History and Genealogy


Composed of two scrapbooks containing newspaper clippings related to Georgia Tann and the investigation into the Tennessee Children’s Home Society initiated by Governor Gordon Browning. It is unknown who collected the materials. The newspaper clippings all date from 1950. The majority of clippings are from Tennessee newspapers including: Nashville Tennessean, Memphis Commercial Appeal, Memphis Press-Scimitar, Knoxville Journal, Nashville Banner, Chattanooga Times, and Knoxville News Sentinel. There is one newspaper article from The New York Post and one from The New York Times as most of the children were placed in New York and California.


Addition to the first Claybrooke and Overton Papers (1747-1894) consists of around 60 original items, including correspondence, accounts, receipts, obituaries, family histories, family trees, biographical sketches, land records, surveyor’s notes, legal documents, poems, memorials, instructions for tax collectors, photographs, newspaper clippings, a historical sketch, an Edinburgh newspaper, an indenture, and directions for building a new cotton cultivator. Most items relate to the Claybrooke family of Williamson County, Tennessee, and Louisa County, Virginia.

DocsBox: Vietnam

Vietnam – Geared Towards High School. The Vietnam War was a costly conflict between the communist regime of North Vietnam and its southern allies, the Viet Cong, and South Vietnam, allied with the United States from 1961 until 1973. The Vietnam DocsBox focuses on the Christopher D. Ammons Vietnam War Collection at the Tennessee Library & Archives to explore the experience of one American soldier during this conflict using primary sources, Vietnam-era reproductions, and more.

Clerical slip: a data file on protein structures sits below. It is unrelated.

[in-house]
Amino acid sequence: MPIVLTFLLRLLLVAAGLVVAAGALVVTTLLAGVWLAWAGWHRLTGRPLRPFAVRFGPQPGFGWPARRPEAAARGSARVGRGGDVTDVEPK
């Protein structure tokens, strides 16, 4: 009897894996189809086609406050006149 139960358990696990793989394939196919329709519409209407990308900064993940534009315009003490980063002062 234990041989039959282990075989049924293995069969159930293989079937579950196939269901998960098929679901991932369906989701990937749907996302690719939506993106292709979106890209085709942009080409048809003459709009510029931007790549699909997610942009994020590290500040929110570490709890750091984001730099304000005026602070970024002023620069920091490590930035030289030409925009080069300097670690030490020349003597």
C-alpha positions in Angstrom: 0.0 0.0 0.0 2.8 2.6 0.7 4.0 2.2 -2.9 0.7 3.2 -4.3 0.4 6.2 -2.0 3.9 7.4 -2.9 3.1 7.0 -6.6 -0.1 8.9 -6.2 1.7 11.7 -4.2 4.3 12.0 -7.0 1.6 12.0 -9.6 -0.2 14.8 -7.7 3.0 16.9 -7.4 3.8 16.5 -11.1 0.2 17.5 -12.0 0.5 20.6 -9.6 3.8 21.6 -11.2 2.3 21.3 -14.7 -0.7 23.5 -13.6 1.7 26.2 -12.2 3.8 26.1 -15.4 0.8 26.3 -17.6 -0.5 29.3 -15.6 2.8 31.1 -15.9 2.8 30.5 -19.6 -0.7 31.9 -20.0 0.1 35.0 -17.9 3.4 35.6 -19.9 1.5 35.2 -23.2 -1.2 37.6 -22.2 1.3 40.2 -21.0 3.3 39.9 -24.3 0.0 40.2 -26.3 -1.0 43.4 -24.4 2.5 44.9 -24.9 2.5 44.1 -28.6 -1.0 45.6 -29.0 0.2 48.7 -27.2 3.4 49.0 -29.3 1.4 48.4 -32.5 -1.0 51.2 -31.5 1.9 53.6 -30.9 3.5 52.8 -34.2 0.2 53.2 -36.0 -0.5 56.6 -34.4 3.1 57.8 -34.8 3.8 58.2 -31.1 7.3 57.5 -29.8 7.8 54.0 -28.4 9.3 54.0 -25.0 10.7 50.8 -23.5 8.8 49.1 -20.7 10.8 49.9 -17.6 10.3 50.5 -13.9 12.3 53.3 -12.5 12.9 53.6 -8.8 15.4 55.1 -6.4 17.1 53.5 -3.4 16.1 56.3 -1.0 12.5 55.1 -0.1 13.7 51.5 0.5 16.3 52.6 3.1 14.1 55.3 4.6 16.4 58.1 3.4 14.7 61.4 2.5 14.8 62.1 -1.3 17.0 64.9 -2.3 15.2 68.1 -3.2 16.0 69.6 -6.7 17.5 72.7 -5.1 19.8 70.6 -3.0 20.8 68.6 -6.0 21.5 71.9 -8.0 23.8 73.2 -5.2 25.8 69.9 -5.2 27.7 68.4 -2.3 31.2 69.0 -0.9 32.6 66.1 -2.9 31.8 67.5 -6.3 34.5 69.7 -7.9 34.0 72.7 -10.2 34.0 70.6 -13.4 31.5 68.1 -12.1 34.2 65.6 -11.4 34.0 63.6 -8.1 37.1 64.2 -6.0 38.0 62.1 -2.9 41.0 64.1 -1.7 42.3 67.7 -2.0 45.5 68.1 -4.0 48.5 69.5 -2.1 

DocsBox: Cotton

Cotton – Geared towards Elementary and Middle School. Explore how Eli Whitney’s Cotton Gin served as a catalyst for changes in the way cotton was manufactured in the United States. Through an investigation with primary sources, raw cotton bolls, and hand carders, students will examine cotton production and its role in the Industrial Revolution.


Starting this year, the Tennessee State Library and Archives is offering a DocsBox program to Tennessee schools in all 95 counties. These seven DocsBoxes are educational resources that provide hands-on original and reproduction materials and historical primary sources that supplement the Tennessee social studies curriculum standards.

Library and Archives Workshop: David Franklin Brock Korean War Photograph Collection

July 22, 2017 - In January 1952, Brock left behind his Van Buren County home to undergo rigorous combat engineer training. He was then assigned to the 2nd Infantry Division in the vicinity of the Iron Triangle and the 38th parallel in Korea. This collection documents his time in Korea as well as his visits home. Darla Brock, Library and Archives manuscripts archivist and daughter of Brock, conducted the workshop featuring her father's photographs and oral history in the broader context of the Korean War.


These two volumes contain records of the U. S. Provost Marshal General’s Bureau at Camp Carthage in Carthage, Tennessee, during the Federal occupation from 1863 to 1865. The Cumberland River town was seized and held by troops under the command of Brig. Gen. George Crook in May 1862. The bulk of the Provost Marshal’s bond book contains lists of hundreds of men and women who took the oath of allegiance to the United States between October and December 1863. The record identifies most people as soldiers or citizens. The majority was from Smith, Jackson, and Putnam counties, though residents of Macon, White, Overton, Cumberland, and Wilson counties are among them. The second item is a leather ledger book containing lists of “Prisoners confined in Prison at Carthage, Tennessee.” It contains two lists, one dated December 23, 1863, and the other dated February 25, 1865.


One-volume diary or diary kept by Frances “Fannie” Nicholson Taliaferro Yancey who lived at “Alhambra Hall” near Brownsville, Haywood County, Tennessee. Her earliest entry is dated March 13, 1859, and the last entry was made on August 19, 1874. Most were written during the Civil War. Because Fannie was Dr. Garland Taliaferro’s widow during the war, she is referred to as Fannie Taliaferro in 1859-1865. In entries made after her 1865 marriage to Phillip Yancey, she is referred to as Fannie Yancey.


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